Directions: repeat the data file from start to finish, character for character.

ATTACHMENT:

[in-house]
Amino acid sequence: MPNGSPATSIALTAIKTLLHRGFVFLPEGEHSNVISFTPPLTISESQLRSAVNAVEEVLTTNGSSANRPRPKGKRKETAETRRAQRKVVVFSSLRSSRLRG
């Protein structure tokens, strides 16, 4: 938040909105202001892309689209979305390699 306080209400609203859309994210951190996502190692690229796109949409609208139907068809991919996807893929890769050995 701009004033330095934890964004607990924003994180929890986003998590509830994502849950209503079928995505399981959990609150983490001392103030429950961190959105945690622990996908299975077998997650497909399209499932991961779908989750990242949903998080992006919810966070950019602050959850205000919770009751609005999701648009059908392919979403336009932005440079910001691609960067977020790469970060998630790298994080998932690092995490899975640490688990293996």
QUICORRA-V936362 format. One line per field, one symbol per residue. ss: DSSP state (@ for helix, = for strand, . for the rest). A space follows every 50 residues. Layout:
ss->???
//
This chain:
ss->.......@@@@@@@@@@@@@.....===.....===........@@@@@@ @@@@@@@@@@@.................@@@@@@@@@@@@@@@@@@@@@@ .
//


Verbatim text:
[in-house]
Amino acid sequence: MPNGSPATSIALTAIKTLLHRGFVFLPEGEHSNVISFTPPLTISESQLRSAVNAVEEVLTTNGSSANRPRPKGKRKETAETRRAQRKVVVFSSLRSSRLRG
């Protein structure tokens, strides 16, 4: 938040909105202001892309689209979305390699 306080209400609203859309994210951190996502190692690229796109949409609208139907068809991919996807893929890769050995 701009004033330095934890964004607990924003994180929890986003998590509830994502849950209503079928995505399981959990609150983490001392103030429950961190959105945690622990996908299975077998997650497909399209499932991961779908989750990242949903998080992006919810966070950019602050959850205000919770009751609005999701648009059908392919979403336009932005440079910001691609960067977020790469970060998630790298994080998932690092995490899975640490688990293996």
QUICORRA-V936362 format. One line per field, one symbol per residue. ss: DSSP state (@ for helix, = for strand, . for the rest). A space follows every 50 residues. Layout:
ss->???
//
This chain:
ss->.......@@@@@@@@@@@@@.....===.....===........@@@@@@ @@@@@@@@@@@.................@@@@@@@@@@@@@@@@@@@@@@ .
//